On December 31, 2006 the author phoned the Coast-to-Coast-AM radio talk show. The author was the first caller to speak that evening on the program hosted by Art Bell. At about 9:08 PM, the author gave his prediction to add to Art Bell’s Prediction list. The prediction continued as Number 67 from the preceding night’s list. The author said that during the next year, “Astronomers will locate two planets beyond Pluto.” “One will be Maldec, known by the ancients as Marduk, and another huge planet.” “One planet is 50 times bigger than Earth, and Maldec is 88 times bigger than Earth.” The author added, “I studied astronomy for fifteen years, and there is no system to the Solar system.” The reason the author could predict someone would find these objects, was that the author intended to divulge to people the coordinates in the sky where to find these objects. Writer, teacher, and consultant, Peter Drucker, reputedly said, “The best way to predict the future is to create it.”

Nearly four and one-half months after Nelson’s announcement, a guest of Art Bell on the show, Richard C. Hoagland, made a sensational claim. At 12:29 AM on Sunday May 13, 2007, Richard C. Hoagland said, “There are two big undiscovered planets out there somewhere.” Richard, prove it. When regular people express to eight million radio listeners the likelihood of there being other planets, surely brave astronomers will want to participate in the intellectual trend. They would have less to fear of criticism of agreeing with “common knowledge.” Astronomers will now begin to make tenuous claims of more planets in the Solar system.

On February 28, 2008 Kobe University scientists said they believed that “a planet, up to two-thirds the size of Earth,” was orbiting in the far reaches of the Solar system. The report stated the study should appear in the April issue of the Astronomical Journal. The study by the Kobe University researchers inferred that if hundreds of mathematicians made extensive guesses, with at least one who had coinciding fortuitous calculations, and thousands of astronomers used sophisticated telescopes to search the heavens “on a wide scale, the planet is likely to be discovered in less than 10 years.” What a sensational prediction.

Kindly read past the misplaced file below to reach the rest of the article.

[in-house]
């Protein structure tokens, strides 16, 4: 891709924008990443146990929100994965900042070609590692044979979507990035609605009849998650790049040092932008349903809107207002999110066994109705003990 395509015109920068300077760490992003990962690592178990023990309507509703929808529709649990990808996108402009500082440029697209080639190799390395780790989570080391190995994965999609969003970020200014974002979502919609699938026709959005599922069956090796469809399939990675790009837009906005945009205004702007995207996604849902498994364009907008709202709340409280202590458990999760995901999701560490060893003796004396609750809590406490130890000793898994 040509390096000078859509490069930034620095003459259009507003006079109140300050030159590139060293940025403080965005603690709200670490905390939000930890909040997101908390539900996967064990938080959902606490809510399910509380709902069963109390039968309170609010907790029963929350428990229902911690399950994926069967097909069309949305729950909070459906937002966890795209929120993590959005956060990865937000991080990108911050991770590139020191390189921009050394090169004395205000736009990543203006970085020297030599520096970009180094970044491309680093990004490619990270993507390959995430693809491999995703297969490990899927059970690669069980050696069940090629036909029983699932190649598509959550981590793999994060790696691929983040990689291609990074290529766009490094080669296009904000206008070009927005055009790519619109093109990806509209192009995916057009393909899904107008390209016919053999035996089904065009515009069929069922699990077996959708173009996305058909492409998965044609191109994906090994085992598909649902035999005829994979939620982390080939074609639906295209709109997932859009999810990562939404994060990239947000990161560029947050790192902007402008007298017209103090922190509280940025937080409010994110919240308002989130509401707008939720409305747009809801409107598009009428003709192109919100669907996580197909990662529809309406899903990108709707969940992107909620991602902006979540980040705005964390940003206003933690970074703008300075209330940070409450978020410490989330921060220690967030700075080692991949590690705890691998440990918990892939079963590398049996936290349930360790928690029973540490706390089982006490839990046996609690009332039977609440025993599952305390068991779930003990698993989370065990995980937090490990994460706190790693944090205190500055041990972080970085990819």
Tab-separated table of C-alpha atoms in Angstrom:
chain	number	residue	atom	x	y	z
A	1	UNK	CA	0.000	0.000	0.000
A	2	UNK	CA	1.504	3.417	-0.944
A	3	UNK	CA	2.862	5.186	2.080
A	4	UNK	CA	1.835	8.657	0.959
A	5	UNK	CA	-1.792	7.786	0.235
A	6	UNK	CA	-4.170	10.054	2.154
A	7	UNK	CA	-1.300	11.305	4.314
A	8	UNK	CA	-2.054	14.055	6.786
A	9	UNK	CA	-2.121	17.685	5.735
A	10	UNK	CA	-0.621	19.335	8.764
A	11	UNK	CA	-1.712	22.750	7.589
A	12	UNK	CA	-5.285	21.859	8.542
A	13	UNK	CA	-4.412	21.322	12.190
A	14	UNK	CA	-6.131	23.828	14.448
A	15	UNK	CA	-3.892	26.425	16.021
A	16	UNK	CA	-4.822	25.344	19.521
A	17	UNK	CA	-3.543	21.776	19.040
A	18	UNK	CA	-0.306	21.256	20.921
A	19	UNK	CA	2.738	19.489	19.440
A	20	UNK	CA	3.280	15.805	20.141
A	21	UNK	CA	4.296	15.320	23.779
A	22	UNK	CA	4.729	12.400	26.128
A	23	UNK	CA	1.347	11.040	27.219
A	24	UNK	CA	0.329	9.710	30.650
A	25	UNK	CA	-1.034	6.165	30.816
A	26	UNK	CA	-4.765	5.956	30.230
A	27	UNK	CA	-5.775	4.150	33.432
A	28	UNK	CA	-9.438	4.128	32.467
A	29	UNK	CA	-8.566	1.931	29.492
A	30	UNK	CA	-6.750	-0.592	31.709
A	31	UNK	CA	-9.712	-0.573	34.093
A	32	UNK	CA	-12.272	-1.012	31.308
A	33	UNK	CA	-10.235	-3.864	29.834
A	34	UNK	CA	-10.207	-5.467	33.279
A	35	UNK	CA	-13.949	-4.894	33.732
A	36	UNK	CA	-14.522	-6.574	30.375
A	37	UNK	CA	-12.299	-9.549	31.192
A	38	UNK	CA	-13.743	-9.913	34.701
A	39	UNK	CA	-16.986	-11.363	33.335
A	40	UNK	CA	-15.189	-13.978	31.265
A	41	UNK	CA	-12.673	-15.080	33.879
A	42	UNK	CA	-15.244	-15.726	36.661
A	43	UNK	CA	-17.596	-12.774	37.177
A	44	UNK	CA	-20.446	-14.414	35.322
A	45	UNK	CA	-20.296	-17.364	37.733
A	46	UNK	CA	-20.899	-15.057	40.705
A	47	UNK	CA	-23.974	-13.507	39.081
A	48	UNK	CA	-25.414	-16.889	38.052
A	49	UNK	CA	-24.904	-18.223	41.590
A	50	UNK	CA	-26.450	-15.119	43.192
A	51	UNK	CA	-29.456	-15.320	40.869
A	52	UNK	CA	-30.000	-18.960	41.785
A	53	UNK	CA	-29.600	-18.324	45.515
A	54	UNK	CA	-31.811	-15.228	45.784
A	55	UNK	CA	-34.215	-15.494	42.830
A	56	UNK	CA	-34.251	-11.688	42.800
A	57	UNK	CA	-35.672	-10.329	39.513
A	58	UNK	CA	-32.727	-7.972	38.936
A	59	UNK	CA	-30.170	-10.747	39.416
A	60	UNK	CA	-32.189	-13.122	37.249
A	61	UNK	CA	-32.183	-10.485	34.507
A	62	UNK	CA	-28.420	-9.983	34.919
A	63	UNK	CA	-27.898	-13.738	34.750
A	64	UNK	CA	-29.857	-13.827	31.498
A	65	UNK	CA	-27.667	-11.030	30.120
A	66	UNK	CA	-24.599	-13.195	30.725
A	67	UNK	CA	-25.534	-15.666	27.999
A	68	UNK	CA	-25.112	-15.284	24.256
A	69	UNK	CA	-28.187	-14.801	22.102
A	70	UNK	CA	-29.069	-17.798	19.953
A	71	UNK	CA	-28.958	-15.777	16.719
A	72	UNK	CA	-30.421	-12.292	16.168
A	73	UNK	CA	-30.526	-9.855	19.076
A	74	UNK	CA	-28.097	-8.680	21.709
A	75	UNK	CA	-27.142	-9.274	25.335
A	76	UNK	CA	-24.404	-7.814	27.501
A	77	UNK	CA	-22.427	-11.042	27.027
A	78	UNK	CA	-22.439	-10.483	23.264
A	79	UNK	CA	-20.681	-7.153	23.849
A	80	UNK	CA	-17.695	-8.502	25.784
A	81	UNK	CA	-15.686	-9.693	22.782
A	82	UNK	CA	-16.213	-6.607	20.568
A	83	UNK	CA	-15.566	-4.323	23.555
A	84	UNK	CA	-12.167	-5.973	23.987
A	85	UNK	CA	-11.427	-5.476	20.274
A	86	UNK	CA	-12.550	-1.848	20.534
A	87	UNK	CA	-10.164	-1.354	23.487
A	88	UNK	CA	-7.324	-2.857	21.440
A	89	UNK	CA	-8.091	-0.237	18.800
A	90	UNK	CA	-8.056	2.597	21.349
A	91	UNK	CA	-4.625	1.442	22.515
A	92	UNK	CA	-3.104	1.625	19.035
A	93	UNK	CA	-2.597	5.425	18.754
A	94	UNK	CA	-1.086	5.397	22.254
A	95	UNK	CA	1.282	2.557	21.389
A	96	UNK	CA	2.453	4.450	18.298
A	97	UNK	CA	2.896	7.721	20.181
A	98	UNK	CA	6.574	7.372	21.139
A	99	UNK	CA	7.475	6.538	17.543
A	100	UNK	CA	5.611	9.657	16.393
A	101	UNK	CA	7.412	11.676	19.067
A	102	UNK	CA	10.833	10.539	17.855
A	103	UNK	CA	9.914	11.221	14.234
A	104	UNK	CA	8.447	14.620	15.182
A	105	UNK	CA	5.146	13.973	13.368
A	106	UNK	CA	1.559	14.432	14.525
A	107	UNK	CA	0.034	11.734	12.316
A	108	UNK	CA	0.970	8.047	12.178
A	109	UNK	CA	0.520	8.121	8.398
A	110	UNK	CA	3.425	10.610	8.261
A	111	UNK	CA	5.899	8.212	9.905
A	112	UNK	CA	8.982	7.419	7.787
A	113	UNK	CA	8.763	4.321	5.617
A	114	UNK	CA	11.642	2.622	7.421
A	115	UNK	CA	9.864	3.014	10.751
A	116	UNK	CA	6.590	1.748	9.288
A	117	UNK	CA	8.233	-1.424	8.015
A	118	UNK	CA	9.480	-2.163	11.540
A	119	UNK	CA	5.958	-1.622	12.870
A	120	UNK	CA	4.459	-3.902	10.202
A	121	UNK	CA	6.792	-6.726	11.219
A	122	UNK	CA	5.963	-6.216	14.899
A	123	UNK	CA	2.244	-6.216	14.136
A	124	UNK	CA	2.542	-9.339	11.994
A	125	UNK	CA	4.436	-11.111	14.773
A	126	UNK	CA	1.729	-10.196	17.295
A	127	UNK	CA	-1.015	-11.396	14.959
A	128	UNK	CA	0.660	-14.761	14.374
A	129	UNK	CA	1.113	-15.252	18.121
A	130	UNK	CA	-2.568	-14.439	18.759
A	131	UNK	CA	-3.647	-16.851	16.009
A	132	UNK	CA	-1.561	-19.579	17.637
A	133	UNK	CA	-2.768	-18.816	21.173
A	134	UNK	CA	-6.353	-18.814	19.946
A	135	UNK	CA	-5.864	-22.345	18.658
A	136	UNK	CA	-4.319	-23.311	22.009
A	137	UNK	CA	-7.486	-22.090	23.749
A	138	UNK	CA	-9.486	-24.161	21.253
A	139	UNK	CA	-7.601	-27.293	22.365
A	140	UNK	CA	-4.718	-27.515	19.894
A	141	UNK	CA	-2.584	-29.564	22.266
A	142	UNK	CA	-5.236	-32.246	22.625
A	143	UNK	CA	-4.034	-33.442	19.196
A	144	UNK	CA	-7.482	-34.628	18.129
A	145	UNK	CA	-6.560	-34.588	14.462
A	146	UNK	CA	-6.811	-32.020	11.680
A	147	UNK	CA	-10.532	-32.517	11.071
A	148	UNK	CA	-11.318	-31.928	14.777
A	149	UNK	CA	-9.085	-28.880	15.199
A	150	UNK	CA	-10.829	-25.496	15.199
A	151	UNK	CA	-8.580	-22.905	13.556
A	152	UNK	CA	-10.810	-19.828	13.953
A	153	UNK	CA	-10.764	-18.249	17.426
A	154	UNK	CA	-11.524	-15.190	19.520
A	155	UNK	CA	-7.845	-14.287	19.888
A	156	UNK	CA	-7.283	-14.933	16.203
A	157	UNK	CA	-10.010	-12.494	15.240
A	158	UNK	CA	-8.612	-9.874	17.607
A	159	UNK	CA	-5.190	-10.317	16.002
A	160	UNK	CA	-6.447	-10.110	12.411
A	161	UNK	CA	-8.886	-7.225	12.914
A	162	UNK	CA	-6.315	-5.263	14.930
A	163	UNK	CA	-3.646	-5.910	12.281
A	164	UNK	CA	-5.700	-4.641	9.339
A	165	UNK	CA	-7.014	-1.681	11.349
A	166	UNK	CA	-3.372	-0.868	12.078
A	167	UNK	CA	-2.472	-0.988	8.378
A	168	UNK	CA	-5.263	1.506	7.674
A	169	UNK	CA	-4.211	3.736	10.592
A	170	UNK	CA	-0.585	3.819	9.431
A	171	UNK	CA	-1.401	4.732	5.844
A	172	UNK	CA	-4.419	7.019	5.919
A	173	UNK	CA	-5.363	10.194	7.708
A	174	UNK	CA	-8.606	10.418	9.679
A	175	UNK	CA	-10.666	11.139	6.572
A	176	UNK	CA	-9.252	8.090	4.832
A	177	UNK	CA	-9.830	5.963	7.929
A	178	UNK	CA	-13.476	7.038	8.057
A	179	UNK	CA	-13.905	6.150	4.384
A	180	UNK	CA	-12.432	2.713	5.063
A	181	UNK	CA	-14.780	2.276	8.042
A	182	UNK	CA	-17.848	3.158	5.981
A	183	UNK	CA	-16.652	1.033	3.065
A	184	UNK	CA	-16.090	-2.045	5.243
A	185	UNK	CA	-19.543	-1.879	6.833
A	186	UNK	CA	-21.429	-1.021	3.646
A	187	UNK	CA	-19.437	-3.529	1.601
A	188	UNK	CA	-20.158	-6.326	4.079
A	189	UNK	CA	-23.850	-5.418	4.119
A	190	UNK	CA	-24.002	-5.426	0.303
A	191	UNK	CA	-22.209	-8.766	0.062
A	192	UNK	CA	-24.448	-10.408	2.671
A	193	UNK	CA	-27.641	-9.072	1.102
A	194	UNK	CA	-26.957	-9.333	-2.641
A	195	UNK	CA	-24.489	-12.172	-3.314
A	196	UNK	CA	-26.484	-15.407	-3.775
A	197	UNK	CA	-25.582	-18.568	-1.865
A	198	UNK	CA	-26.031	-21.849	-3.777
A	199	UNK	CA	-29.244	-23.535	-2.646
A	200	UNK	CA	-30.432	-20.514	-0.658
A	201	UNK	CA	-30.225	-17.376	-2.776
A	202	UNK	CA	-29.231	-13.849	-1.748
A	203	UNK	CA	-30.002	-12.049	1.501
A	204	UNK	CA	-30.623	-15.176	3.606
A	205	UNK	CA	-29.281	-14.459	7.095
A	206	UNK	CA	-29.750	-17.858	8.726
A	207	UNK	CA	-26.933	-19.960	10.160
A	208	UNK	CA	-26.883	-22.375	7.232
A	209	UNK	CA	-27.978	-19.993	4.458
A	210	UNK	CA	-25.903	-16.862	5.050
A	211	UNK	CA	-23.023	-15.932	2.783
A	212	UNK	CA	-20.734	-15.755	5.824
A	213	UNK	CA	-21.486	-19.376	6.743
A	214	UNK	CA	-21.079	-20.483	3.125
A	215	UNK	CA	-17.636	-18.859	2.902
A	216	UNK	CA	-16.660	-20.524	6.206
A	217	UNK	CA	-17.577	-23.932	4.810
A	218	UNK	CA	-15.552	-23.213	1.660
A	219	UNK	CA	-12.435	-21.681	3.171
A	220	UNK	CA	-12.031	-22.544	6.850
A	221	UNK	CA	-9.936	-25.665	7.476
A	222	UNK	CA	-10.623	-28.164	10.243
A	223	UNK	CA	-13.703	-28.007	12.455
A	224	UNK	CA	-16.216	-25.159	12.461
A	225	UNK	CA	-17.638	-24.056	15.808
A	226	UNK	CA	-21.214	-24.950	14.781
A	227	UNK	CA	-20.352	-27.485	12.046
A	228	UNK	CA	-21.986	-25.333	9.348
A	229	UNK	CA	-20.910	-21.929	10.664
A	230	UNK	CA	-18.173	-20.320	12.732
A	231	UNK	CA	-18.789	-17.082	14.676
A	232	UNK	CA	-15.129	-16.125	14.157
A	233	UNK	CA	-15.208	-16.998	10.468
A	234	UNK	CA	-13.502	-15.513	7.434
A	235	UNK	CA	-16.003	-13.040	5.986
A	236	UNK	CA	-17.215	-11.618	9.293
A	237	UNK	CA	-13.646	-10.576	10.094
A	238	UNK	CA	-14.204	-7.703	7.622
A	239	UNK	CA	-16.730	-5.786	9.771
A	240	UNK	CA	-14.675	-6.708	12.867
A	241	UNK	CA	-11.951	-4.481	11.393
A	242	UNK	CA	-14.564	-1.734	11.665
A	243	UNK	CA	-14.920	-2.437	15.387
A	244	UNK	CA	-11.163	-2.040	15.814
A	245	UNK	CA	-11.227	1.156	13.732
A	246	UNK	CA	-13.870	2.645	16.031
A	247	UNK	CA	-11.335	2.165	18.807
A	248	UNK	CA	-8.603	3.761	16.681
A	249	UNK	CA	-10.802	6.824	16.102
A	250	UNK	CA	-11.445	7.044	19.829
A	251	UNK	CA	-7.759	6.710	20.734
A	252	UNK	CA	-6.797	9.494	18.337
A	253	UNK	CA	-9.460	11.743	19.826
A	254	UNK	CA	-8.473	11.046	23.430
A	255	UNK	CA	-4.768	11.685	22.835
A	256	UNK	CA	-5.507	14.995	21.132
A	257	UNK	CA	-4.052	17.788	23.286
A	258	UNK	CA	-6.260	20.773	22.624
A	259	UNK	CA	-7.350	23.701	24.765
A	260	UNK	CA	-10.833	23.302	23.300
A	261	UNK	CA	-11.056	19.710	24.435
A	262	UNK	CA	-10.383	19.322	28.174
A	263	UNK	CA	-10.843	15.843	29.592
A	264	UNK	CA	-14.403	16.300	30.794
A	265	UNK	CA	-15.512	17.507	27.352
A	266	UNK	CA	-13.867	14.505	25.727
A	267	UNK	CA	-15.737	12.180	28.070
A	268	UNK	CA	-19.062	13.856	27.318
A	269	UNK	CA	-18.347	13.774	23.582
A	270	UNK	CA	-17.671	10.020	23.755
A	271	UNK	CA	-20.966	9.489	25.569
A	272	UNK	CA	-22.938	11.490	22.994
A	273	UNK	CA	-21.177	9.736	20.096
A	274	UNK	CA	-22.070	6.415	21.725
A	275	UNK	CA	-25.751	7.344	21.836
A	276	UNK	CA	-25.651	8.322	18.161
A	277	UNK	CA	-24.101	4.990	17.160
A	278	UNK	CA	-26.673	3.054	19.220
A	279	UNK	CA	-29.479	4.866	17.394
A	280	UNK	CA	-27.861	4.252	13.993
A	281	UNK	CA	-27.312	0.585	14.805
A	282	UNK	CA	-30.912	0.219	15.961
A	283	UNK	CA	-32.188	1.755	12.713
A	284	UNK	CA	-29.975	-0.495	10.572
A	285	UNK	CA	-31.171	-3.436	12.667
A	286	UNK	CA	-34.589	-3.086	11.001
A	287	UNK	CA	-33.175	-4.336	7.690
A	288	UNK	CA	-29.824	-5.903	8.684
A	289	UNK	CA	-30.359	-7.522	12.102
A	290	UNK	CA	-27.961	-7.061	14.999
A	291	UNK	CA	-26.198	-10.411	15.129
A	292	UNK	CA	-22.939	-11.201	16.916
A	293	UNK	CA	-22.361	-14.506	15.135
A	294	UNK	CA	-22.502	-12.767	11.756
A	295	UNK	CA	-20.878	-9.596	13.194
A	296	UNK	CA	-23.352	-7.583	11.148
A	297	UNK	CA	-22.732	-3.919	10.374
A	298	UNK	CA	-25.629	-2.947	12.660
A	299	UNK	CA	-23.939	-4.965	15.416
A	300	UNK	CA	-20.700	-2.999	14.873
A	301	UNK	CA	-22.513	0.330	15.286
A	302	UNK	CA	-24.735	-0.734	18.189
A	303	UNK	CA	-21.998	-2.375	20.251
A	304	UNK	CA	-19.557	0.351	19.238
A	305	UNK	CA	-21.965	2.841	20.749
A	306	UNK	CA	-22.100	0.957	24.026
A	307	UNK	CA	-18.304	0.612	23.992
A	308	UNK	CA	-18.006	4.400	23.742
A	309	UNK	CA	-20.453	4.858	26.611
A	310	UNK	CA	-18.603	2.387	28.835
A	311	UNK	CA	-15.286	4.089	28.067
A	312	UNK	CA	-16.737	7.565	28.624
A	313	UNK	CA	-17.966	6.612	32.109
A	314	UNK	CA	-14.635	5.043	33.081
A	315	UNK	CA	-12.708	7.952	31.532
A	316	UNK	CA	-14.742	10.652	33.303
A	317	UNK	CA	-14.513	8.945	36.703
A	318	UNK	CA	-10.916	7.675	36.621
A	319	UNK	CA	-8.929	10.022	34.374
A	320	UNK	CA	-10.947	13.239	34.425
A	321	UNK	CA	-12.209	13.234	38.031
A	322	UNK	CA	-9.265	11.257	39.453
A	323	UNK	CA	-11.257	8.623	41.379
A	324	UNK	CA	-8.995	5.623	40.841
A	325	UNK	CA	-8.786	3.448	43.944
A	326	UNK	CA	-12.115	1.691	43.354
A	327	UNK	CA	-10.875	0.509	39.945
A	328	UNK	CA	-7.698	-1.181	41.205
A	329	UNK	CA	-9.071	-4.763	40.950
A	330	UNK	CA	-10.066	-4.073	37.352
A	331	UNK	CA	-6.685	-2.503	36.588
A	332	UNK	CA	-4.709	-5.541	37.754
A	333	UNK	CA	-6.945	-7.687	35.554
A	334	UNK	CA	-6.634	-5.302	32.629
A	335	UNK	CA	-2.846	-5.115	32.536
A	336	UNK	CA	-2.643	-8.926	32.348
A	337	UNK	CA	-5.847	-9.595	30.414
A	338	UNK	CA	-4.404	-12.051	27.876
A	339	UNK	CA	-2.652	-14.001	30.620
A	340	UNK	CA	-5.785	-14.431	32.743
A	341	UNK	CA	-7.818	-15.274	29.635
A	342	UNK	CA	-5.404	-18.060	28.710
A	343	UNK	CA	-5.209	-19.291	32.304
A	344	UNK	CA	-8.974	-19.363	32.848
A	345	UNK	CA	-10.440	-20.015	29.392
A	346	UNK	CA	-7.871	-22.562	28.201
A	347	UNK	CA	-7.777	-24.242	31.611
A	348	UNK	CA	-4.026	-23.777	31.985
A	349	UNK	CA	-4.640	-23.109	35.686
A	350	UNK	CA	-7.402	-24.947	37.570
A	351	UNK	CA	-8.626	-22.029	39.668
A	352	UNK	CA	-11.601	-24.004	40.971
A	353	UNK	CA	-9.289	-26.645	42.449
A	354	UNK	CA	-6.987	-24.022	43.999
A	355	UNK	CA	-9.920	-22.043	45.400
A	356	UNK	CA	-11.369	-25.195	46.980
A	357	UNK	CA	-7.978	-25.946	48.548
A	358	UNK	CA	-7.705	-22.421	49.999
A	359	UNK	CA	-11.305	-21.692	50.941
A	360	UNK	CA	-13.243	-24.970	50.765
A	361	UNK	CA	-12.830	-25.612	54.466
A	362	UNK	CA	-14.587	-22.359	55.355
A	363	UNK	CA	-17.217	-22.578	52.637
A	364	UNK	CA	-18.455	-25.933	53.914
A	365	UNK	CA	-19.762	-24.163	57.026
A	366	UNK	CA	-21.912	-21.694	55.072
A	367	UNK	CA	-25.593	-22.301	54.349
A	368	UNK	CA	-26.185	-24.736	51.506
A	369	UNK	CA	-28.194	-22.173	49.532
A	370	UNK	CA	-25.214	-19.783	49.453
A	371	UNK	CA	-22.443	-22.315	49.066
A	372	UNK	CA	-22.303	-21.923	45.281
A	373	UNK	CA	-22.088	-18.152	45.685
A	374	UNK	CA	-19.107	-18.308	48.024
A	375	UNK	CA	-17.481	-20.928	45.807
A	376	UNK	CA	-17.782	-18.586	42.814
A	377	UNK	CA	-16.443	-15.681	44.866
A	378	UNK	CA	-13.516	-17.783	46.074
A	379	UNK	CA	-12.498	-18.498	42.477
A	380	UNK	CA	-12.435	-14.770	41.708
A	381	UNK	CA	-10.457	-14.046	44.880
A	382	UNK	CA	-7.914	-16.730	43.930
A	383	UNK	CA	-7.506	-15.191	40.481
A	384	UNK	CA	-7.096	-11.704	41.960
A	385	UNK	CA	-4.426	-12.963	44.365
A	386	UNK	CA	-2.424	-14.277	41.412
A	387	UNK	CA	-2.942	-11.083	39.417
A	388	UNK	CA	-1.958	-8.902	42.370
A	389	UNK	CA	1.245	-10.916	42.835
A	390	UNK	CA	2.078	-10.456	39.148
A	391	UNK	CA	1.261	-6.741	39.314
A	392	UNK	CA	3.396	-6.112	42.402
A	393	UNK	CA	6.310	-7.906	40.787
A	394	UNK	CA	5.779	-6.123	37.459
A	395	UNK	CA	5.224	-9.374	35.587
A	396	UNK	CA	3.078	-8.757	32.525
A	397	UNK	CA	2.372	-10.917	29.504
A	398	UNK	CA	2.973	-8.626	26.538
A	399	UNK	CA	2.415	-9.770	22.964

After all, the sky has only 360 degrees in a circle, and there are only 90 degrees above, and 90 degrees below the celestial equator. Astronomers need to look in only 64,800 rectangular degrees of the sky to find this object. In ten years, the object would have moved a mere ten degrees from where the search started. What’s the big problem? The ten degrees times the 180 degrees north and south equals an additional 1800 rectangular degrees. That extra amount is a mere 2.777 percent area to search again for the elusive object. The search would be in only a few hundreds of trillions of square miles of space. Which is simpler for astronomers? Either, have thousands of sky watchers look for the ‘needle’ in the heavens every night for ten years, until AD 2018? Or, would it be simpler for just one astronomer to look where the author points, and find this planet within a week? Could you be that one astronomer?

Ask any expert in astronomy, “How many main members are in the Solar system?” No astronomer on Earth can give you the correct answer. No astronomer on Earth knows!

Hundreds of thousands of educated people, during the 236 years of the art of astronomy, lacked that basic knowledge. Is that not the most basic, elementary, essential, knowledge of the Solar system?

When you know how many main planets there are in the Solar system, obviously, you also would have to know where they are.

A serious adjunct of knowing the locations of the main planets of the Solar system, is to find out “How do the main planets mathematically relate?” What is the order, arrangement, organization, or system by which they move through space?

Astronomers lack knowledge of what the members of the Solar system are. Therefore, they never can determine how they relate.

By first defining what the logical system (mathematically describable arrangement) of the Solar system is, an astronomer could then find out which ones of the objects he or she knows about, would ‘belong’ in that physical group that corresponds to the mathematical system. The logical organization of objects would help determine which of them should make up the main constituents of that physical Solar system.

This Report reveals three planets past Neptune unknown by astronomers. The eight orbs (excluding Pluto Car) in the Sol system known by astronomers, plus the three more orbs, is a total of eleven. An inhabited planet, nearly concealed behind Saturn, makes twelve. Added to those four planets, if astronomers can’t find four additional unknown planets of Megasun revealed in this Report, the author again will need to disclose their orbits.

There are sixteen solid, large, members in Megasun. With the Malona Frags, there are seventeen main members in Megasun. Four solid Frags (fragments) remain in the orbit where Planet Malona traveled. The four objects are Ceres, Juno, Vesta, and Pallas. Ceres (pronounced like {series}) is the largest Frag of Malona. Earth astronomers labeled Ceres a
“Dwarf Planet.” The author includes Malona as a planet in Megasun.from